PFold vs. RFAM-trained parameters
Below are bubble plots of the dinucleotide rate matrix estimated from pairwise alignments and used by PFOLD, along with the analogous rate matrix estimated from RFAM multiple alignments.
Note that the RFAM-trained parameters have significantly larger probabilities for non-canonical basepairs, which appears to have a detrimental impact on the performance of the RFAM-trained rates at predicting ncRNAs in multi-genome-alignment screens.
I don't think the difference is an XRATE error; I have reason to think this is a real difference between the RFAM structural alignments and the training data that Bjarne Knudsen used (derived from a merge of the Bayreuth tRNA database of Sprinzl et al, and the LSU rRNA database of De Rijk et al).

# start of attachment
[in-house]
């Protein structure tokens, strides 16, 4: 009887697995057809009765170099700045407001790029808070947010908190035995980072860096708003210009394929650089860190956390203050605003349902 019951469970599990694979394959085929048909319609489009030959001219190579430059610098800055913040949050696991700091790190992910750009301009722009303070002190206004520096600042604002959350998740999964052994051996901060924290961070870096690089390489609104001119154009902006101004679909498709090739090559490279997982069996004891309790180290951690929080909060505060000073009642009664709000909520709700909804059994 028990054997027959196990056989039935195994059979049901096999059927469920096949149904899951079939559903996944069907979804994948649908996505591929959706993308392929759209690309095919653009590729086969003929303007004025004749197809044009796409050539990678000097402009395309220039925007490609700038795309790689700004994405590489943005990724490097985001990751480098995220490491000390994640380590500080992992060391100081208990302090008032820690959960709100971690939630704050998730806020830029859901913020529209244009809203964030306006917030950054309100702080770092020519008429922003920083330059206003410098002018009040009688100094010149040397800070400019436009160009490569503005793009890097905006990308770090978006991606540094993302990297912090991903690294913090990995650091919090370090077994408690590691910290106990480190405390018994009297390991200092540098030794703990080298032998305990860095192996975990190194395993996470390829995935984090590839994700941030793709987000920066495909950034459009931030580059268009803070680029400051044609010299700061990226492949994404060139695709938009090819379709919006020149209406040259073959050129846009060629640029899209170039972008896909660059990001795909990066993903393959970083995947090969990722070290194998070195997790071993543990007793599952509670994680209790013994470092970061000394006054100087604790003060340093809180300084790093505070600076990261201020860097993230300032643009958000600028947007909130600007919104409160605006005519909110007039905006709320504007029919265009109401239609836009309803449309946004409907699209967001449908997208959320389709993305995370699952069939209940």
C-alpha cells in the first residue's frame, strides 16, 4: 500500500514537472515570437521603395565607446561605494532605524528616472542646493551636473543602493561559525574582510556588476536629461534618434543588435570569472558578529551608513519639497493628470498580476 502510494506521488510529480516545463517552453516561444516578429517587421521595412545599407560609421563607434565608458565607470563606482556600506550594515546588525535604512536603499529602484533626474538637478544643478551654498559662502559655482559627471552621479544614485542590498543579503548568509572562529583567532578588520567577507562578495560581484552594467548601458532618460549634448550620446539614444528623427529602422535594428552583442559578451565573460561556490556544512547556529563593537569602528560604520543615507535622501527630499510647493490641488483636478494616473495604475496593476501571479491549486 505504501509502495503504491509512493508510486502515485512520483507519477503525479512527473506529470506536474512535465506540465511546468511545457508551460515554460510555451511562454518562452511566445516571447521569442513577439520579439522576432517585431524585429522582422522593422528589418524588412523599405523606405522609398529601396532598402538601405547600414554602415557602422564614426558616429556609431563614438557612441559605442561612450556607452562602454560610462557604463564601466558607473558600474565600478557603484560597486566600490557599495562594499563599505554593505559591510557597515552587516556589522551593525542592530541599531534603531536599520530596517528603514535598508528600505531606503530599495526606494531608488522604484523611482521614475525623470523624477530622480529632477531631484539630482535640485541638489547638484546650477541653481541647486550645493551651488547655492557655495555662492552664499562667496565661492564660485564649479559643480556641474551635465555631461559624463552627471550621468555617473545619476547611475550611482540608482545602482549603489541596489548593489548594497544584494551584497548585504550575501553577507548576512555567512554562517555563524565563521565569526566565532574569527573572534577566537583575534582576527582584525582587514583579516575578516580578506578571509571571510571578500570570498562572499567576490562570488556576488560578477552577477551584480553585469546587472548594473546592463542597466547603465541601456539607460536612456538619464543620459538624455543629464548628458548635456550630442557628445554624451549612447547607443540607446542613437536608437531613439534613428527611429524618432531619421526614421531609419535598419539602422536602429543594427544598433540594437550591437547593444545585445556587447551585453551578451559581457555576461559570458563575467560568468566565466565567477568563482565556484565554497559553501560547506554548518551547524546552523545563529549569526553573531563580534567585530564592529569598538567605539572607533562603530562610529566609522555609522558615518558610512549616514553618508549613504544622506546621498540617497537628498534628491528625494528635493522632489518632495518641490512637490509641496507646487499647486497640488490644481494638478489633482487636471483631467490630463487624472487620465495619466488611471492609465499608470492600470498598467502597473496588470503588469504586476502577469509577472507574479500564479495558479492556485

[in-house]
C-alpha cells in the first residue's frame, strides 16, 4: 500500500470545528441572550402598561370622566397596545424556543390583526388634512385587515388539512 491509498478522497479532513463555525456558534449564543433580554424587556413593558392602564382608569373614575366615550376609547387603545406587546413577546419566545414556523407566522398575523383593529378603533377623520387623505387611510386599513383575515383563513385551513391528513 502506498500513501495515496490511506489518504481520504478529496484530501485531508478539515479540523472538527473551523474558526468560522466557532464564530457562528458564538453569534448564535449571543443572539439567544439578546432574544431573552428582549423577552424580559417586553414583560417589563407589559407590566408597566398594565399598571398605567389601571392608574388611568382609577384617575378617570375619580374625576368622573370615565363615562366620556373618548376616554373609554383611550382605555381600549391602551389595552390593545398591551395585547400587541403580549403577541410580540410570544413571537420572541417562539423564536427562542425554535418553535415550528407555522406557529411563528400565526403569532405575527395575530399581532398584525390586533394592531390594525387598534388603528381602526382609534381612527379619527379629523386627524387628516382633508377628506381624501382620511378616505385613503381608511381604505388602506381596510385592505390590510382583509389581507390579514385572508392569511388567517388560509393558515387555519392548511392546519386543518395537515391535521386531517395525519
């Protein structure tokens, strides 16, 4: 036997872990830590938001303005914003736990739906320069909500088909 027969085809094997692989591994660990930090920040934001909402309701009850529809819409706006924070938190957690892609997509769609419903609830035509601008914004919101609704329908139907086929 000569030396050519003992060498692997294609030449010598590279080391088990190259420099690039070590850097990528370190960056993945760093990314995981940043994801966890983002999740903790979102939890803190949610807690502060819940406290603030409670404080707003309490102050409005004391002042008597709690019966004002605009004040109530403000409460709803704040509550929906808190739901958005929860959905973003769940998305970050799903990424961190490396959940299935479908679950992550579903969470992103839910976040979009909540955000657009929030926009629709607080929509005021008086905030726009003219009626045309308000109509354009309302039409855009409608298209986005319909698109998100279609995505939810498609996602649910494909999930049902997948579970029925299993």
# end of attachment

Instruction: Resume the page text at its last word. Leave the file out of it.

The difference in the rates could be down to a couple of things:
- according to Knudsen & Hein: RNA secondary structure prediction using stochastic context-free grammars and evolutionary history. Bioinformatics 1999;15:446-54. (p449), the Bayreuth tRNA database
didn't have any noncanonical basepairs in, so they had to add them in by assuming that single-base symmetric doublestrand bulges were actually basepairs, i.e. <.<....>.> would be converted to <<<....>>>
- RFAM imposes a single consensus structure on all members of a
family, so the potential for misannotated basepairs in a very large family is rather big.
Pfold probabilities & rates
- Pfold parameters.
XRATE-estimated probabilities & rates (from RFAM)
- RFAM-trained parameters (from alignments annotated as having "published" secondary structures, as opposed to "predicted").
XRATE-estimated probabilities & rates (from CONSAN training set)
- CONSAN mix80-trained parameters
-- Ian Holmes - 31 Oct 2007